I can relate to your feeling a bit out of place with your peers, I’ve never really fit right in at certain times in my life. I was a huge reader as a kid and even hid in the bathroom to read a few lunch periods when I was in the middle of a good book.

    I hope you do share some reads with us. Although reading blogs is very fun, I think too many of us have pushed longer novels aside, which we shouldn’t!

  27. So much of this post resonates with me. I really appreciate you sharing your words and story.

    My dad retired recently, but had been involved in book publishing and selling (especially rare and esoteric books) in London for years, and was quite down about the whole infiltration of Amazon et al, electronic media, in terms of affecting the trade and the level of choice available.

    But I totally agree that staying in that world out of a sense of obligation is not the right way to support it. I felt that sense of obligation toward Classical Literature for a time, and thought I’d ‘have’ to become a professor. Eventually I realized that if I do want to have an involvement in academia, it isn’t in that capacity, and I aim not to feel guilt about that. Conversely, I just shared on my blog my own exciting ‘back to school’ news and I have to refuse any thoughts about it being ‘non-useful.’ But health and nutrition are things that my mind regularly reverts to also, and especially having been to hell and back with an ed, I’m holding some hope of being of some service teaching writing workshops to ed sufferers or something like that.

    Your path is awesome and I wish you the best of luck.

  28. I love this post Gena!! I’m sure you will be missed by the publishing world as much as you’ll miss it. This here… you must write a memoir at some point!!!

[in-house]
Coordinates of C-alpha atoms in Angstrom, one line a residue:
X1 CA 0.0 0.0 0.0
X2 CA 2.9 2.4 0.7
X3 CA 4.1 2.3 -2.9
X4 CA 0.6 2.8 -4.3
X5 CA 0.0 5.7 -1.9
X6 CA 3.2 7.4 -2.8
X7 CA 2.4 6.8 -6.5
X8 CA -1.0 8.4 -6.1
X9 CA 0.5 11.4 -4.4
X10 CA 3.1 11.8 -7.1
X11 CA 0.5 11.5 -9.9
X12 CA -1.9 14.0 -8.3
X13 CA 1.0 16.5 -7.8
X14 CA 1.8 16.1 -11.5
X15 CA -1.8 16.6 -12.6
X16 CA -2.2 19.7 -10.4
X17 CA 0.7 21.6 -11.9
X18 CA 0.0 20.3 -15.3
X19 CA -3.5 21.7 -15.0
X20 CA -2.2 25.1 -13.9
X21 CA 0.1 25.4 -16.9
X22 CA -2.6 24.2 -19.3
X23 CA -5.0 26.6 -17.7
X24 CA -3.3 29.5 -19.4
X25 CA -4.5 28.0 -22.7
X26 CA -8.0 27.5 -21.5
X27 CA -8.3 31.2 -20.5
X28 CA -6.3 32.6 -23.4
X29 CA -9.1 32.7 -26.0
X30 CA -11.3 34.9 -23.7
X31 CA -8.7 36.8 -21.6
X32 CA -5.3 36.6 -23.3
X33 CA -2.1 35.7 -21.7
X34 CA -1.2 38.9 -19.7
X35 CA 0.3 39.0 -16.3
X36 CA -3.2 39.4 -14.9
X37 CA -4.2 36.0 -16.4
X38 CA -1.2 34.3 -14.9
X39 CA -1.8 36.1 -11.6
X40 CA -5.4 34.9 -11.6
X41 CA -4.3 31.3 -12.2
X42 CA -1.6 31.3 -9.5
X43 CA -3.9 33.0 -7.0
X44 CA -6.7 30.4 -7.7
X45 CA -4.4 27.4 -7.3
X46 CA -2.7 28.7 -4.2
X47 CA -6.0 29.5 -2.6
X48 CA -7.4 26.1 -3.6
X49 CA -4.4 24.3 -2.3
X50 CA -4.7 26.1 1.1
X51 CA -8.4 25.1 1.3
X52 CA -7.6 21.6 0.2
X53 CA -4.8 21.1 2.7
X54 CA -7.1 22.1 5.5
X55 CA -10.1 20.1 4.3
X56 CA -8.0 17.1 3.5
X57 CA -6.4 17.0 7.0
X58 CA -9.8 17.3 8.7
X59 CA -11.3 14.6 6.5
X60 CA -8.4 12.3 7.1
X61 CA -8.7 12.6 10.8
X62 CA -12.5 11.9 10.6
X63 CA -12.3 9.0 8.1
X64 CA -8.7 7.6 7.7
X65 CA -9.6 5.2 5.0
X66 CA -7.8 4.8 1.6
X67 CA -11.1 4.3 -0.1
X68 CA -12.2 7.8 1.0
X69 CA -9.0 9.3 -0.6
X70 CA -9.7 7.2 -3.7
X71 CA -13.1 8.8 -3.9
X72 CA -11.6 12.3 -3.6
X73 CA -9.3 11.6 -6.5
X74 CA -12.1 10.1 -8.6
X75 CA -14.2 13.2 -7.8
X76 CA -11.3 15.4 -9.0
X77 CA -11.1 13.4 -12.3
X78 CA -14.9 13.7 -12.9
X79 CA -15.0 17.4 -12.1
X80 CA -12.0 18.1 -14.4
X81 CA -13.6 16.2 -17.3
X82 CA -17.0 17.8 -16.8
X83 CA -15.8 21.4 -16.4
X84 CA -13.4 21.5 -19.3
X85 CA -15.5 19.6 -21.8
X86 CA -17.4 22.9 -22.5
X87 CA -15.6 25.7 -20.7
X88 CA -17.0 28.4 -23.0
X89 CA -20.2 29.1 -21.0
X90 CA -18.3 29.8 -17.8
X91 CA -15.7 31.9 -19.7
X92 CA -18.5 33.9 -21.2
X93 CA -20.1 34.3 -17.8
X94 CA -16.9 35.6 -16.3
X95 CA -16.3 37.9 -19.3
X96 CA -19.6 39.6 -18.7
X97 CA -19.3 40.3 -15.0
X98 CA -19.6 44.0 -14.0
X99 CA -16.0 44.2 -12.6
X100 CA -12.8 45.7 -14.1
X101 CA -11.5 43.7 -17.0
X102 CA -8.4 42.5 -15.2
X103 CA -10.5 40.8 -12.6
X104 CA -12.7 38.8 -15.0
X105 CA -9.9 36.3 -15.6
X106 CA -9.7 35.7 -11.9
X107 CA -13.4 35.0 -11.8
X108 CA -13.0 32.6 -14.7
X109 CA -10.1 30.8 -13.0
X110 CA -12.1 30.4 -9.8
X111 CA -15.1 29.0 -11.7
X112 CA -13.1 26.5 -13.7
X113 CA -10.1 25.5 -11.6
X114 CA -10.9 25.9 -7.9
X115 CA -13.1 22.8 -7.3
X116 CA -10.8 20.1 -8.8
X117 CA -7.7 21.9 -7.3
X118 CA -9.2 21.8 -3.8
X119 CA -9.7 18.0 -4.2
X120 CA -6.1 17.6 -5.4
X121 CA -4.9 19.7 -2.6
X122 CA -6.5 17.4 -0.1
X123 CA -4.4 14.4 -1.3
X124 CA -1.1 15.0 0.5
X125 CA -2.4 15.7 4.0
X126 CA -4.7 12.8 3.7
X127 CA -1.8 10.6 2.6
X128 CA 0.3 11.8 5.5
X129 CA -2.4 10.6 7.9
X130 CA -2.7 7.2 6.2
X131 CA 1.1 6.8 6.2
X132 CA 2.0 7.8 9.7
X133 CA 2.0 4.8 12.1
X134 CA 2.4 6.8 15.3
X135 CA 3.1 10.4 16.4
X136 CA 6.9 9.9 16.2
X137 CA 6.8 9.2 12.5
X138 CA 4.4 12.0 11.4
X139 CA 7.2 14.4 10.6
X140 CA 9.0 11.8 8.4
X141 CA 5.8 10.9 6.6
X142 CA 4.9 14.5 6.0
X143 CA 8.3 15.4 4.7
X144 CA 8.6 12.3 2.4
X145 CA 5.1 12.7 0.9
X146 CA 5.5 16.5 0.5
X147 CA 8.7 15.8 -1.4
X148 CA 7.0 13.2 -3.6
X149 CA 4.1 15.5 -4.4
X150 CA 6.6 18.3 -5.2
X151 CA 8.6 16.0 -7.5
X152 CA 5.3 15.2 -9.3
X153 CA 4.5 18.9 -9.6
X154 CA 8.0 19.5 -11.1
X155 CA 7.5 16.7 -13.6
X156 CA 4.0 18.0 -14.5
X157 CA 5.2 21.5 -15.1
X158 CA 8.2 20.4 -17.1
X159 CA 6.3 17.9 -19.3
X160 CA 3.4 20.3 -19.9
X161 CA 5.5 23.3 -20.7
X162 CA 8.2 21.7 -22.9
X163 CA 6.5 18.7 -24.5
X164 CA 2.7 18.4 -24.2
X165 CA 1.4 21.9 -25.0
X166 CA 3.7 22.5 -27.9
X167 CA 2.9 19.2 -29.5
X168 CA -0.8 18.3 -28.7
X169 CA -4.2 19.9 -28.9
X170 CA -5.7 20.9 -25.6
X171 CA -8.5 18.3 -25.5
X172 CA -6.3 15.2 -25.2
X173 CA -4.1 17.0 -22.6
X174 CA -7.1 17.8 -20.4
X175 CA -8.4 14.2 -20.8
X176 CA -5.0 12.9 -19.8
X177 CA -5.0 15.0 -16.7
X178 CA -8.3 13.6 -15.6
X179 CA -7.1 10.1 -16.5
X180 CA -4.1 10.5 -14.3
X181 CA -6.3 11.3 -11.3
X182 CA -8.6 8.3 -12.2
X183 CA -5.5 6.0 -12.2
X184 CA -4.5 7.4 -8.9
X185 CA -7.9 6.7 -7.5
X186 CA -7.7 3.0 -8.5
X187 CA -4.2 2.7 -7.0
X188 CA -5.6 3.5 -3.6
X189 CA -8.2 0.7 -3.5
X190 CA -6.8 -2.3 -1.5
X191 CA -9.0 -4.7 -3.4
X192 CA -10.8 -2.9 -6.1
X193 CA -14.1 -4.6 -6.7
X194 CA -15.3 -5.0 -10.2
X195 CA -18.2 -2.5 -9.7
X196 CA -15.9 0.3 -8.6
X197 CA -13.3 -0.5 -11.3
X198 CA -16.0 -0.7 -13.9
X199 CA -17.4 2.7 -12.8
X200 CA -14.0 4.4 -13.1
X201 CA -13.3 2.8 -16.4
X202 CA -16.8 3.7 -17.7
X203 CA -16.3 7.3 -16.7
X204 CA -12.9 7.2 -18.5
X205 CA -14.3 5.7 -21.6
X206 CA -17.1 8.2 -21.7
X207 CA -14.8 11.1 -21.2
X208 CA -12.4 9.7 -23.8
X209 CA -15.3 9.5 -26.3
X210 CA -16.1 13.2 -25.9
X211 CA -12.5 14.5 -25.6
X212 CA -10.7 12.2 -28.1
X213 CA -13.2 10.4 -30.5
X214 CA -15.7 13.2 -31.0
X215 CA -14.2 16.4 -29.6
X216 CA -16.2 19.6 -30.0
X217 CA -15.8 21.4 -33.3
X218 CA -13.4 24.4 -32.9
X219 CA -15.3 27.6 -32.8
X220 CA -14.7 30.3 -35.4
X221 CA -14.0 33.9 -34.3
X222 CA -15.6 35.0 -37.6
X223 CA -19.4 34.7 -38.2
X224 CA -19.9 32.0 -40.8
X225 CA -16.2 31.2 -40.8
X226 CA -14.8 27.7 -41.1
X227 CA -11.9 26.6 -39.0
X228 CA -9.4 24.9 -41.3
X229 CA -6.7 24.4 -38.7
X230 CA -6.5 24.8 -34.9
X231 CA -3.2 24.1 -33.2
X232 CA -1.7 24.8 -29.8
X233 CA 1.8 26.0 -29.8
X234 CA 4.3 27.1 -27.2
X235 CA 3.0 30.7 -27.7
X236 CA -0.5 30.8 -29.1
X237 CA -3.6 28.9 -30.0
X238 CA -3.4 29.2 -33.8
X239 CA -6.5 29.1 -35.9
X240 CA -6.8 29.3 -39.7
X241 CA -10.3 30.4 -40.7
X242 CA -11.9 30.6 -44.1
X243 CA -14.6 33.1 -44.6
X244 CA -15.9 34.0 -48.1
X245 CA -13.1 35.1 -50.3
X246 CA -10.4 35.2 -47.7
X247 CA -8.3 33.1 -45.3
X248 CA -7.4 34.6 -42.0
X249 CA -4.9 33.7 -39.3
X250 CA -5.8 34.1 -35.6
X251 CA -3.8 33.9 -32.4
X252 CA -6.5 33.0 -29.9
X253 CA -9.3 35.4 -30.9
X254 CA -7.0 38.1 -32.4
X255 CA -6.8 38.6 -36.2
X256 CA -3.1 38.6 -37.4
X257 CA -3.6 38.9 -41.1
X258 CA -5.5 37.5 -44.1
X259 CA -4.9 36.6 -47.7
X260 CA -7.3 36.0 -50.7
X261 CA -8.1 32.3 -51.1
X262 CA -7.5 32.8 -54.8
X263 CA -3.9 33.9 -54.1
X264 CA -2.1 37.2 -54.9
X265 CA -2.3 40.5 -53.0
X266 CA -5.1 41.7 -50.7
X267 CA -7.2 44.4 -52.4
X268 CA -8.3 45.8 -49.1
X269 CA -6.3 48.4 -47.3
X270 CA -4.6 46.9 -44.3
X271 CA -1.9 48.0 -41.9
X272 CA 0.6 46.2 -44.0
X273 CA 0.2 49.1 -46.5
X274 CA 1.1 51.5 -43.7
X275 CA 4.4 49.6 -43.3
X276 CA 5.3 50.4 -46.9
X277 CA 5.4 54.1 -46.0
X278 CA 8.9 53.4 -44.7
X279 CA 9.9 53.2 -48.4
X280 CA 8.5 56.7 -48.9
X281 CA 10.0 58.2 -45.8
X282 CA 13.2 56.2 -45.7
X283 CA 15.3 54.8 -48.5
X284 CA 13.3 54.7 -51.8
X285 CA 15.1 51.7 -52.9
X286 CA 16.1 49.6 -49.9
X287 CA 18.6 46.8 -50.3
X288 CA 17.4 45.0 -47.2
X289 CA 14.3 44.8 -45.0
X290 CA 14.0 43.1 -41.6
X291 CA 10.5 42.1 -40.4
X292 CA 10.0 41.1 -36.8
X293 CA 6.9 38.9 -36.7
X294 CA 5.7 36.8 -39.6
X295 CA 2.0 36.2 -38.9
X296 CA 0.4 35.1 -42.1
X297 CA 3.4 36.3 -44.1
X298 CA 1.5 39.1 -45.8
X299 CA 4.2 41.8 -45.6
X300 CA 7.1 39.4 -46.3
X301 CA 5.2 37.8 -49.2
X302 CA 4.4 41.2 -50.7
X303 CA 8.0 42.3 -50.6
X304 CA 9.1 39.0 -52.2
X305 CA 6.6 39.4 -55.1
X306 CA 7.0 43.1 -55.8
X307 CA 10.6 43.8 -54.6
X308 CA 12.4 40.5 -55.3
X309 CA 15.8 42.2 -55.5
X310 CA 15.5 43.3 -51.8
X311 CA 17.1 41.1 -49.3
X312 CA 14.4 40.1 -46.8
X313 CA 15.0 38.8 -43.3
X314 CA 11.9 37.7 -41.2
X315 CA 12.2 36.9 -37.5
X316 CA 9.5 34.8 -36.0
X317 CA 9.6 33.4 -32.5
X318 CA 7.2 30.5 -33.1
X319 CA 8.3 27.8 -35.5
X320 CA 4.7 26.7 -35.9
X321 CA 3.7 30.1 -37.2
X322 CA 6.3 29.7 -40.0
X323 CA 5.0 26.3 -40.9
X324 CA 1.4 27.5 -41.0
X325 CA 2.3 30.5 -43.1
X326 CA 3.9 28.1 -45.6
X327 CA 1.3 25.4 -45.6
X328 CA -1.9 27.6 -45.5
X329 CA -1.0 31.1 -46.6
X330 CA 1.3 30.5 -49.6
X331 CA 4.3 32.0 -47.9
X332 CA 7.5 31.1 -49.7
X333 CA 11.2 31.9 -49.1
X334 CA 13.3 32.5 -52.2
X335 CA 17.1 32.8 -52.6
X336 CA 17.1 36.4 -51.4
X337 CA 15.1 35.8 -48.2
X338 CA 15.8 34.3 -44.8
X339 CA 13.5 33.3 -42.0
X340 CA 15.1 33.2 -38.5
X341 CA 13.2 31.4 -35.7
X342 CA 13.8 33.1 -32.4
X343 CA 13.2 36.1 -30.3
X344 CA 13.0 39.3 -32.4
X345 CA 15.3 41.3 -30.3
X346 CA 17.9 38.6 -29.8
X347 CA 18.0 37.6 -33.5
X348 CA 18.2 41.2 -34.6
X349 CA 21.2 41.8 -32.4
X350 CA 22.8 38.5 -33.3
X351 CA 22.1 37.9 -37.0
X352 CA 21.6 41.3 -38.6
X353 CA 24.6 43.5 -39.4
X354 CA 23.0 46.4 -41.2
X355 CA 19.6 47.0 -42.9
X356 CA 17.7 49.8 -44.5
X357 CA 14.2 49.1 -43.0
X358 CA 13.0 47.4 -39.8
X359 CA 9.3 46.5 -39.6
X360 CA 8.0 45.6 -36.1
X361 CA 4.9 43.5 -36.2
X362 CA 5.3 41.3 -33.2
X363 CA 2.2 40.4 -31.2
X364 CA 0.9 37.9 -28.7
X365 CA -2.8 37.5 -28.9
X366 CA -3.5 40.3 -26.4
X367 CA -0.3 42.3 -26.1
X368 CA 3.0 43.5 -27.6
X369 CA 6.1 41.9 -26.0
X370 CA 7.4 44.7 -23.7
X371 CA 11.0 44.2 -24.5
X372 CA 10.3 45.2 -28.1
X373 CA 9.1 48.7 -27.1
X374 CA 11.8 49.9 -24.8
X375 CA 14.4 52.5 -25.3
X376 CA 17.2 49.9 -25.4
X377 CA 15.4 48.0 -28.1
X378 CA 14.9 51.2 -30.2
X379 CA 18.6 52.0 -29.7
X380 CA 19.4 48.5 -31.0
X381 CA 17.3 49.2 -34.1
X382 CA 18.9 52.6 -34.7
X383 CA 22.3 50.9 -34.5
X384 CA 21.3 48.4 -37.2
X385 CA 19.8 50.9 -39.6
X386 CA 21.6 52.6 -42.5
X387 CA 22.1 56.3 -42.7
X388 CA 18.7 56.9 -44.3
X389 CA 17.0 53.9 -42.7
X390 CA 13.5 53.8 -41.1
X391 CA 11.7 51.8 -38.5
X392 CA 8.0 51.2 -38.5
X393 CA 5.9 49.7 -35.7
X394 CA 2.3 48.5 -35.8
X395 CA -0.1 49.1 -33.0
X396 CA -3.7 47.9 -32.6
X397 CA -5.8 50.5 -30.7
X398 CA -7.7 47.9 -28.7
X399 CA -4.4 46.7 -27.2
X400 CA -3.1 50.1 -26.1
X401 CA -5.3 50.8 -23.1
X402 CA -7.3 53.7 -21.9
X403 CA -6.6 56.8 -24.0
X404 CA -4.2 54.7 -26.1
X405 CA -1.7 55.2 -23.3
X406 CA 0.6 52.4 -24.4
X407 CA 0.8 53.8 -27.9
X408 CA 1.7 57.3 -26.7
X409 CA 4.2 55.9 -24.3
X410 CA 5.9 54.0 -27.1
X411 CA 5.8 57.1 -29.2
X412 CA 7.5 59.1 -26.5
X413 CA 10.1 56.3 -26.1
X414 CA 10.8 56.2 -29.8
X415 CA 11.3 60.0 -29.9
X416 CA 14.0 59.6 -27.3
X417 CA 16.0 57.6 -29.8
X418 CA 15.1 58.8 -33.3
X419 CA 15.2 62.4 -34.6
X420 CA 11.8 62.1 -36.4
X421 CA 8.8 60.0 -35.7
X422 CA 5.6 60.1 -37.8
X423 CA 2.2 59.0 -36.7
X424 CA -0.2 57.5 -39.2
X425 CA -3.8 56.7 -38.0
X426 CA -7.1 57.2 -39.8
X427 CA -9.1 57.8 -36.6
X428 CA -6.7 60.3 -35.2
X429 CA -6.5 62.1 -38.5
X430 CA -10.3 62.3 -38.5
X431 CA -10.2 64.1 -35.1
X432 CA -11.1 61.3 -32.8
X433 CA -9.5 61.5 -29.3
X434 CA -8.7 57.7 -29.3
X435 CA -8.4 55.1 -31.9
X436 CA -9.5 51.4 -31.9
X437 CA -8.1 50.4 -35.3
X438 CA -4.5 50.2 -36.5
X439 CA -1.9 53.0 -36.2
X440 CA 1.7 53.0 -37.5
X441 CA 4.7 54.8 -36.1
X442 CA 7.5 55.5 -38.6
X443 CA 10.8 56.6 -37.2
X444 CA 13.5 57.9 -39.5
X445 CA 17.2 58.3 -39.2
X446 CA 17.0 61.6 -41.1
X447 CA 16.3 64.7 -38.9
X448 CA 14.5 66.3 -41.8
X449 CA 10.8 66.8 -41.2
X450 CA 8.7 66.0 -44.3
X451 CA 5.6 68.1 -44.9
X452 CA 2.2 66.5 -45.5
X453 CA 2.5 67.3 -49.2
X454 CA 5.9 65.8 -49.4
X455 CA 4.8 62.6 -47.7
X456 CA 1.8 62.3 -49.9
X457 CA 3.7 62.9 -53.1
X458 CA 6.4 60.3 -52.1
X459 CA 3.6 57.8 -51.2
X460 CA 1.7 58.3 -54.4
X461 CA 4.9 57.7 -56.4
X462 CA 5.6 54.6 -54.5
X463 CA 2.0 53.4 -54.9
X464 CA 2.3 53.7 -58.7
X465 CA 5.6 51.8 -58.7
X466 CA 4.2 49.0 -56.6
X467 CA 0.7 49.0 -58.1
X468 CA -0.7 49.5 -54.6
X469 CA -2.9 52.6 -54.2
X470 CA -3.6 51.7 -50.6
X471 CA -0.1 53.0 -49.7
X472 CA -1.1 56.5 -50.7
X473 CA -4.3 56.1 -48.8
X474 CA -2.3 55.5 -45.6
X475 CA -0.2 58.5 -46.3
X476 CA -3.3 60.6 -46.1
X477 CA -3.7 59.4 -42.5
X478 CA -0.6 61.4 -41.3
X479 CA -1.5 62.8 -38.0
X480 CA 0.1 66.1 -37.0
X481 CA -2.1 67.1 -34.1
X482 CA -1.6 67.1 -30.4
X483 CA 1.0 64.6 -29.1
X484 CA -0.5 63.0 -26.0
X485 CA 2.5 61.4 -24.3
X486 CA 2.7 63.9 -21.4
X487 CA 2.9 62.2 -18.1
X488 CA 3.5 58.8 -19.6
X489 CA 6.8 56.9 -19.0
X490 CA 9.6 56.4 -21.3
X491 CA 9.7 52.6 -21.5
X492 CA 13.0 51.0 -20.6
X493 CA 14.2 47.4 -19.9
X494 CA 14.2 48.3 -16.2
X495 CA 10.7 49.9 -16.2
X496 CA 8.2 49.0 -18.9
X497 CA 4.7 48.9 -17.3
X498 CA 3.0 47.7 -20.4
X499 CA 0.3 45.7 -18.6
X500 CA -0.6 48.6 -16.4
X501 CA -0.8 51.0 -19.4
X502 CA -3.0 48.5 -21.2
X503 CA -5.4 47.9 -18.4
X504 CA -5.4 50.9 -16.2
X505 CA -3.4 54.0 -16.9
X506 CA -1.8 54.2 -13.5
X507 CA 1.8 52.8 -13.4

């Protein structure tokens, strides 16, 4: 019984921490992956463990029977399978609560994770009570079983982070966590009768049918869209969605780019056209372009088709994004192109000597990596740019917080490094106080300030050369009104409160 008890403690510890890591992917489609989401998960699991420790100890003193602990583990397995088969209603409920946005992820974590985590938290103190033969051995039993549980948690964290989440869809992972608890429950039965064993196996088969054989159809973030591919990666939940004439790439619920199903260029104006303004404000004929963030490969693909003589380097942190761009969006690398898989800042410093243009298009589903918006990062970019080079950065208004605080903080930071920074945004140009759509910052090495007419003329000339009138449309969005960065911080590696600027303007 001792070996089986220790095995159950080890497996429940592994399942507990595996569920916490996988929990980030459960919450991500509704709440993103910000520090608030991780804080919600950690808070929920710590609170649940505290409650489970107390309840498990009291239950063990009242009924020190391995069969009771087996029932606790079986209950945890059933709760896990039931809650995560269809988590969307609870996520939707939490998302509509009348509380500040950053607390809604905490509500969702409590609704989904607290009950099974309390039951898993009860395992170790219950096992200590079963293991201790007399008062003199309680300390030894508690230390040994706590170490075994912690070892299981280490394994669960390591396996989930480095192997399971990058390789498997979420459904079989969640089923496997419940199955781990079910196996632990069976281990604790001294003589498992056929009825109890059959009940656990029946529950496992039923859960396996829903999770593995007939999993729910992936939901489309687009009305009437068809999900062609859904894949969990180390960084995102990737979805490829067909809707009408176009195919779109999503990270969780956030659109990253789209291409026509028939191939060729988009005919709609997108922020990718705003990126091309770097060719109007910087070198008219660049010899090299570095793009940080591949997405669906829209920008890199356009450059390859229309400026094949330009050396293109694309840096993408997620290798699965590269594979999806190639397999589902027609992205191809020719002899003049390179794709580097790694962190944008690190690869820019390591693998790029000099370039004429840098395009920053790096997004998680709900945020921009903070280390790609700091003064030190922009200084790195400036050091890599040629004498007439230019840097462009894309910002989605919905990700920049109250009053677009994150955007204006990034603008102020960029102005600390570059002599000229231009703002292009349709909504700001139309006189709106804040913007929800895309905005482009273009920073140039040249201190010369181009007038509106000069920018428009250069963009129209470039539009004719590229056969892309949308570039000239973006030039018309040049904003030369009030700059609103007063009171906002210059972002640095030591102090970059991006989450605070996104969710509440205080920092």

I hope you have a very merry Xmas 🙂

  29. Gena, this was so lovely to read. Your passion for books can never be lost, nor your contribution to the literary world as you will carry meaningful words with you through you blog and medicine endeavours.
    Congrats also on your decision to change career…how wonderful! I look forward to hearing much more about your journey.

  30. A fitting eulogy, and real books won’t die. They can’t. There are too many of us who spent nights alone under the covers with a flashlight and a book, too many who lived like Bastian in “The Neverending Story”.

    And don’t be so sure about what you’re giving up… You’ll still have late night parties, laced with the whiff of sexual intrigue; intense, exhilarating conversations with wide eyed peers, and starstruck awe – they’ll just all now be about famous neurosurgeons. 😉

  31. Beautiful, well-written post. I am watching with sadness as books go out of style, to be replaced by ebooks and audiobooks, and I admit that I just can’t participate. I am an enthusiastic reader who buys books whenever I can, and I can’t imagine that changing. I am scared of the prospect of a future where books are only in electronic form. I’ve been told that it’s simply an inevitability by some, whilst others argue that there must surely be others out there like my husband and me, who need to hold a book in our hands, underline and dog ear it, and write notes in the margin. I loved reading about your love of books, and I look forward to more posts in which you share that love.

  32. Hi Gena – Ever since I started reading your blog, I thought you should write a book – so of course my hunch is that you will meet the book industry again as an author. I did very much appreciate the glimpse you gave us to the publishing world. I think reflection is so important to process a transition and I love that you are sharing this with all of us 🙂

  33. Gena, so lovely to read and get closer to you as you share more of your life. Congratulations on your choice of change… Exciting to be sure.